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Large Scale Whitefly Management and Trials Using Insecticide Rotations to Develop IPM Strategies for Arizona Upland Cotton

D.H. Akey, T.J. Henneberry, T.J. Dennehy, P.C. Ellsworth


The silverleaf whitefly (SLWF), Bemisia argentifolii often interacts between melons, cotton, and vegetables and is particularly difficult to control. Integrated crop management should be considered necessary for SLWF control, but a first step is to develop integrated pest management (IPM) for specific crops, e.g., cotton. IPM strategies that reduce the likely development of insecticide resistance and help bridge biological with chemical control are desirable. Efficacious insecticides from different chemical classes (including biopesticides) were rotated and compared with pyrethroid (low chemical class diversity) based regimes. The rotational regimes (high diversity) were investigated as a component of insecticide resistance management, (IRM) for use in IPM programs. We conducted 3 field trials by ground application between 1993-1995. The 1st 2 trials used 4 blocks of 5 ac each for a total of 20 acres each; and the 3rd trial, part of a larger trial, used 18 plots of 5 ac each, for a total of 90 acres.

In two of the trials, yields of cotton were similar between the high and low diversity chemical regimes. In the 2nd trial, the low diversity regime had yields of 2.5 compared with 2.3 bales/ac for the high diversity regime which included biopesticides (significant at P < 0.05). The 1st 2 trials used ground applications with 25 or 30 gal./ac., 70 psi, and booms with 18 in. drops; the 3rd trial used ground applications similar to grower usage with, 15 gal./ac, 40 psi, and a broadcast boom without drops. The most significant application difference occurred not between the two types of ground equipment but between the more efficient ground application in the 2nd trial compared with an aerial control of "best agricultural practices" movement in fields surrounding the 20 ac trial site. In this case, the low diversity regime had yields by aerial application of 2.5 compared to 3.4 bales/ac by ground application (significant at P < 0.05).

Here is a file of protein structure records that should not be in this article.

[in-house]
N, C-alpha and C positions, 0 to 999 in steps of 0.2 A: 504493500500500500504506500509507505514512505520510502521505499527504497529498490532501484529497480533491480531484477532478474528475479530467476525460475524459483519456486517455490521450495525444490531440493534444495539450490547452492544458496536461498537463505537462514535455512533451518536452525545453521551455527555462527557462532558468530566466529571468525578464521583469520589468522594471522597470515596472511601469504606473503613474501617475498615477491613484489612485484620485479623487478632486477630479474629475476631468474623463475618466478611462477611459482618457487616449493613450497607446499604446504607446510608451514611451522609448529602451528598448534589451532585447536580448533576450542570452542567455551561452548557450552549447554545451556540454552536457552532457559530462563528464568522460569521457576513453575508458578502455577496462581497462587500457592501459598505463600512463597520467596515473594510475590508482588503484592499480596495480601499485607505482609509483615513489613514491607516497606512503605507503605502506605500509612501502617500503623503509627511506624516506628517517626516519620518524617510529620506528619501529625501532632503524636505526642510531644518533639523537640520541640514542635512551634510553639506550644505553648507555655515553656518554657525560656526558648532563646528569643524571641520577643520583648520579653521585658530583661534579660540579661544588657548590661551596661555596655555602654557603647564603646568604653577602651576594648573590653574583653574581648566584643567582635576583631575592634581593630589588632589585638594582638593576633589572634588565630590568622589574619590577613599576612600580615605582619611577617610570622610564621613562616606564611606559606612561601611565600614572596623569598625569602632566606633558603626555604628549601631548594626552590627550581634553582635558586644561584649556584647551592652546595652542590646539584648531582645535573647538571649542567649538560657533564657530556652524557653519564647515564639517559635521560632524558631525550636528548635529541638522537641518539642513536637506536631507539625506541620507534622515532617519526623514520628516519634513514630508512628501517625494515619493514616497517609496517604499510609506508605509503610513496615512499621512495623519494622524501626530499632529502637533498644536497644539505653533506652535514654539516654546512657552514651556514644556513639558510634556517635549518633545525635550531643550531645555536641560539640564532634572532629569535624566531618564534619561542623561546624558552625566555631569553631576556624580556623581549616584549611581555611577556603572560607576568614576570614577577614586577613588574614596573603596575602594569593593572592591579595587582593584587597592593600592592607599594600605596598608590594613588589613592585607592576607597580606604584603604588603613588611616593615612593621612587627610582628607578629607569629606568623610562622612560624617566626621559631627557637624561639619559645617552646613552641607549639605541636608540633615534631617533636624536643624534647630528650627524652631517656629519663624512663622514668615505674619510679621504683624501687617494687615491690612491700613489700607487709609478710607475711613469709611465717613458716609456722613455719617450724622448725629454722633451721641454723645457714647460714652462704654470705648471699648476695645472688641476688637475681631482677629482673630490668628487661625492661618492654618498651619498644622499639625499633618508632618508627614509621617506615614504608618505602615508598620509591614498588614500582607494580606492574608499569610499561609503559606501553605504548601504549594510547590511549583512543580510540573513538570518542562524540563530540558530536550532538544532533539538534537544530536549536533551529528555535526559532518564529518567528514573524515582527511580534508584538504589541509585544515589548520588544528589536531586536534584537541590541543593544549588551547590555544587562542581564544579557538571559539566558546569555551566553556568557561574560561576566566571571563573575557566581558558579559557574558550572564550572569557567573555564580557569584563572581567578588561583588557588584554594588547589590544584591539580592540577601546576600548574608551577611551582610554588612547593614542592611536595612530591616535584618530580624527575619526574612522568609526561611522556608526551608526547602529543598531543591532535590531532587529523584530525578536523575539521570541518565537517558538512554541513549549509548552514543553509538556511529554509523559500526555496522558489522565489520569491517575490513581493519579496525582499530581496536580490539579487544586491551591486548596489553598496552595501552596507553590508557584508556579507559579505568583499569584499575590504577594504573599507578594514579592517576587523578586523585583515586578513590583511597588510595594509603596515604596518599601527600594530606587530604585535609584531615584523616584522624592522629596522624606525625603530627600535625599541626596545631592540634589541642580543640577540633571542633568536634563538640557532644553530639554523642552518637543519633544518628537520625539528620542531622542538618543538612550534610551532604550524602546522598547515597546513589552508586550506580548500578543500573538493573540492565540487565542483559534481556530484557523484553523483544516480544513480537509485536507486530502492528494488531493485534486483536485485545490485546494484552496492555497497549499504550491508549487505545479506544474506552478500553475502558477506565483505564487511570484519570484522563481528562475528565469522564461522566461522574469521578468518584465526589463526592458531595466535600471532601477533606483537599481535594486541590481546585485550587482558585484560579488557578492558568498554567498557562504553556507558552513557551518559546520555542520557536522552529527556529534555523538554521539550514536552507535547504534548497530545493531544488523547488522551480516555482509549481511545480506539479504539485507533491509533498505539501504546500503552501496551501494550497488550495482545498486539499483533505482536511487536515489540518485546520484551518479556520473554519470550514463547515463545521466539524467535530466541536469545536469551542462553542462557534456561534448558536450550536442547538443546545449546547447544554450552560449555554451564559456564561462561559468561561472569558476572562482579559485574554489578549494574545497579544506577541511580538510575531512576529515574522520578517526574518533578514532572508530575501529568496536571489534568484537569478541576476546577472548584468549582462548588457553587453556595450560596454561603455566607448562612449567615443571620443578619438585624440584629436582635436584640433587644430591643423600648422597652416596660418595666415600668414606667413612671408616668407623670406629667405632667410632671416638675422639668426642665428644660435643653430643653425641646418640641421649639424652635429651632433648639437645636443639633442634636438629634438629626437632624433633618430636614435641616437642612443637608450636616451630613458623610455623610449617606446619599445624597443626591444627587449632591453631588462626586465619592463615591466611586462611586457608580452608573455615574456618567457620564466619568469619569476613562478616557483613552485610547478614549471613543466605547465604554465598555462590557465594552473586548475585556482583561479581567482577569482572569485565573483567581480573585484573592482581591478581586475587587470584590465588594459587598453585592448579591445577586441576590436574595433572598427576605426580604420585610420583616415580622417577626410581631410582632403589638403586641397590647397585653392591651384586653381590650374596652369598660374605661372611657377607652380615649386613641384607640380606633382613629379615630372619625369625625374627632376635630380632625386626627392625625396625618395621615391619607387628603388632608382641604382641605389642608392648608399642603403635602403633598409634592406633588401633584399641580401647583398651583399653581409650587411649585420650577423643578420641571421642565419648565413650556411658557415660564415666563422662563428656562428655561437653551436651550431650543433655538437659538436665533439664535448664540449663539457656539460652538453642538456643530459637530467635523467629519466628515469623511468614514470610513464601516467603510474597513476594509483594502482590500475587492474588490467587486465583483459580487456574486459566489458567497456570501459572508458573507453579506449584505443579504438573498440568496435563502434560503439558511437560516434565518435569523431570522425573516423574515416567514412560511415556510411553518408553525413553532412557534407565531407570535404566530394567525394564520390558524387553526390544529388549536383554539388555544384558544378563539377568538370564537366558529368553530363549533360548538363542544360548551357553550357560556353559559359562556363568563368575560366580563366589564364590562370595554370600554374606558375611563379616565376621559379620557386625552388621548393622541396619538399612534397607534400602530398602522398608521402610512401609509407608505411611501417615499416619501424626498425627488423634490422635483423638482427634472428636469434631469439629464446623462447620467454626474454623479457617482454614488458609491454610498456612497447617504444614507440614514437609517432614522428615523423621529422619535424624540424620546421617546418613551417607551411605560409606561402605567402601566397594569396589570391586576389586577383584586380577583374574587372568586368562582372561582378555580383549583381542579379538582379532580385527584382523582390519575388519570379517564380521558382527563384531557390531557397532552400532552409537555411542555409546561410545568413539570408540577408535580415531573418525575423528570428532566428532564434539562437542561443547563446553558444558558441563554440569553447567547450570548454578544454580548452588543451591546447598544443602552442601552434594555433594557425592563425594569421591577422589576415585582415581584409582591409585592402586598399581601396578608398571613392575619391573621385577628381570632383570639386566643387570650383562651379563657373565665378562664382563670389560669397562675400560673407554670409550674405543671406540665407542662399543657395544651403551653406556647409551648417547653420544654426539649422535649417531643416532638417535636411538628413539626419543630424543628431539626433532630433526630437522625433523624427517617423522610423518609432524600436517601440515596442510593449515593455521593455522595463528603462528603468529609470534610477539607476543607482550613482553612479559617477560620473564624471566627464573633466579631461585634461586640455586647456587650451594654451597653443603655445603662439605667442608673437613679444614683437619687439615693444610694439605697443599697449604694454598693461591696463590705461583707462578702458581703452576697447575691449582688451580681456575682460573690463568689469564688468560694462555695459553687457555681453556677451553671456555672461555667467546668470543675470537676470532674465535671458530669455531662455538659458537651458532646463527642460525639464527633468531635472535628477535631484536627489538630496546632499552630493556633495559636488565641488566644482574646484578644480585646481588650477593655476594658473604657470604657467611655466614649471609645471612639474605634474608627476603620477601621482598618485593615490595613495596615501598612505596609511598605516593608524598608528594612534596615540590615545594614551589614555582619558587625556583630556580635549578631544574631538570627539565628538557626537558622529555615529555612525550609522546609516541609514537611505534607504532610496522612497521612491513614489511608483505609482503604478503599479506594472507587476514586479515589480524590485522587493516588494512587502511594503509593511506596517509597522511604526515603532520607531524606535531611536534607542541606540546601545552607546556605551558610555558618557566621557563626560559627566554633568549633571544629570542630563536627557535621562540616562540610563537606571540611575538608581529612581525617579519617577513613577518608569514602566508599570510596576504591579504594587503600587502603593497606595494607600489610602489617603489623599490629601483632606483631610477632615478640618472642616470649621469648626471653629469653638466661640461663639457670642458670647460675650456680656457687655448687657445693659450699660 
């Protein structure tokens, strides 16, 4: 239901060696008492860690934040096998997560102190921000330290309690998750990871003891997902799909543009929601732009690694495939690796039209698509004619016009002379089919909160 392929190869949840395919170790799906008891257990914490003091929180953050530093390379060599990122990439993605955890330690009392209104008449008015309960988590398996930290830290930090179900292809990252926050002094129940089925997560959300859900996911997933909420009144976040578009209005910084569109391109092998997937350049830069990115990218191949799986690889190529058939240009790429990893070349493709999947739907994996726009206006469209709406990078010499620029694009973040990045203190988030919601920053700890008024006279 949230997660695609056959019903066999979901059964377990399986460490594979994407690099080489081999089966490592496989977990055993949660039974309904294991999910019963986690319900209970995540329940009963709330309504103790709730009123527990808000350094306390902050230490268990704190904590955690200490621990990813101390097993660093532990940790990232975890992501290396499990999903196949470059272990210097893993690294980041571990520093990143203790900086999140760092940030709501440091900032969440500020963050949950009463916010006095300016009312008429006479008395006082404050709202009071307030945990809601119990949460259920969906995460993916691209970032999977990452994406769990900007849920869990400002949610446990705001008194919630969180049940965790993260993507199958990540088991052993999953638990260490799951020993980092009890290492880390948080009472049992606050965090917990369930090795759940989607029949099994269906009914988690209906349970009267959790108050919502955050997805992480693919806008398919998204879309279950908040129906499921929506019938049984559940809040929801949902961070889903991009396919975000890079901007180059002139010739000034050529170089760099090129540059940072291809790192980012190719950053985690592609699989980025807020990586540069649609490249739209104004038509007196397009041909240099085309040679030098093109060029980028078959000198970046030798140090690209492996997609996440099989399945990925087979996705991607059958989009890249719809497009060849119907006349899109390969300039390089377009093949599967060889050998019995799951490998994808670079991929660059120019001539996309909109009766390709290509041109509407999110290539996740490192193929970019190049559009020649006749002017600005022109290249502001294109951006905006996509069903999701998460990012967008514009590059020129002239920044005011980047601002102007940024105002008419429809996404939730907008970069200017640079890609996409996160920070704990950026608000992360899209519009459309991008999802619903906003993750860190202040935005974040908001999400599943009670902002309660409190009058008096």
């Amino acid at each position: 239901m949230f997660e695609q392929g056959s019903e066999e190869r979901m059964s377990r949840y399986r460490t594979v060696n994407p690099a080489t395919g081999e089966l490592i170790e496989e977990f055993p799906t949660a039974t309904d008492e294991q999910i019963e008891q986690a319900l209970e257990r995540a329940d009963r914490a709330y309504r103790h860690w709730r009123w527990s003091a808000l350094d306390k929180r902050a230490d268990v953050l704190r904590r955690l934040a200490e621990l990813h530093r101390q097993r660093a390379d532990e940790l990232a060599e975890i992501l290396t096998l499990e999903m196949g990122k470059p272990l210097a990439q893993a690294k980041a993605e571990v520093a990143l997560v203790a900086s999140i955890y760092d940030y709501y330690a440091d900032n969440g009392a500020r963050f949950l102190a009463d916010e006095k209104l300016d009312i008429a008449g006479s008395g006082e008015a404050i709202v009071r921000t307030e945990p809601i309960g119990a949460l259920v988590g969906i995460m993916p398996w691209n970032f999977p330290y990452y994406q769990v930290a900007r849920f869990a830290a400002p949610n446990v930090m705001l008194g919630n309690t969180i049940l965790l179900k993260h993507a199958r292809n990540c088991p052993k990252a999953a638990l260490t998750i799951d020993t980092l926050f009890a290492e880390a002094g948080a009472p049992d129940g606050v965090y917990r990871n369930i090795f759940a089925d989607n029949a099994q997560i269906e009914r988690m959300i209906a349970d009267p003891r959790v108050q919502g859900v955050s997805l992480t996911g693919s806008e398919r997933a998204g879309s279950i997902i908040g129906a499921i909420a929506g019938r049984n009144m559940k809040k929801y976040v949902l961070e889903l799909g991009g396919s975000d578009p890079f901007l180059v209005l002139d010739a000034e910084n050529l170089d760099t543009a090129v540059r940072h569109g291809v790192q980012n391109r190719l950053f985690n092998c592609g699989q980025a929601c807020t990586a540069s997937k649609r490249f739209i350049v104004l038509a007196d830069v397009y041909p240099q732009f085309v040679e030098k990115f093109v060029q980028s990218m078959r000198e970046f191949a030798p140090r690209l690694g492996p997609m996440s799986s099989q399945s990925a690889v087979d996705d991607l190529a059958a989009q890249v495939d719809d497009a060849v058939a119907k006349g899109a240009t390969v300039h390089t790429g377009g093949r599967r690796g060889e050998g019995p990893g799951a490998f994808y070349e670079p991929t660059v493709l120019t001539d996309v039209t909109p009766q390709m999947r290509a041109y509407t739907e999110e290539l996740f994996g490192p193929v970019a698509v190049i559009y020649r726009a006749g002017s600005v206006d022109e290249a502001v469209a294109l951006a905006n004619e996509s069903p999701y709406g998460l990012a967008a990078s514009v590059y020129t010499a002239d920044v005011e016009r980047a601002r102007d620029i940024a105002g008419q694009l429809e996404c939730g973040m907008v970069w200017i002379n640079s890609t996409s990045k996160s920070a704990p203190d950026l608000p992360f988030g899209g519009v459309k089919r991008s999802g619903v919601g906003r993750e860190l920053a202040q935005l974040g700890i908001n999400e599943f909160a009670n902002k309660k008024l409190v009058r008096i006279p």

The tendency toward increased resistance to Danitol in the 2nd trial and the seasonal effect of increased resistance as the season progressed in the 3rd trial, leaves uncertainty regarding resistance which will require further study.

The IRM management programs tested in these three studies tried to use true IPM and present methods of insecticide usage to promote biological control by beneficial arthropods and prevent insecticide resistance from occurring. The use of different action thresholds for different parts of the insecticide season proved useful toward achieving these objectives. Likewise, the absence of sticky cotton in any of the regimes tested in all three studies shows that these management strategies prevented the occurrence of sticky cotton.

Reprinted from Proceedings of the 1996 Beltwide Cotton Conferences pp. 817 - 819
©National Cotton Council, Memphis TN

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Document last modified Sunday, Dec 6 1998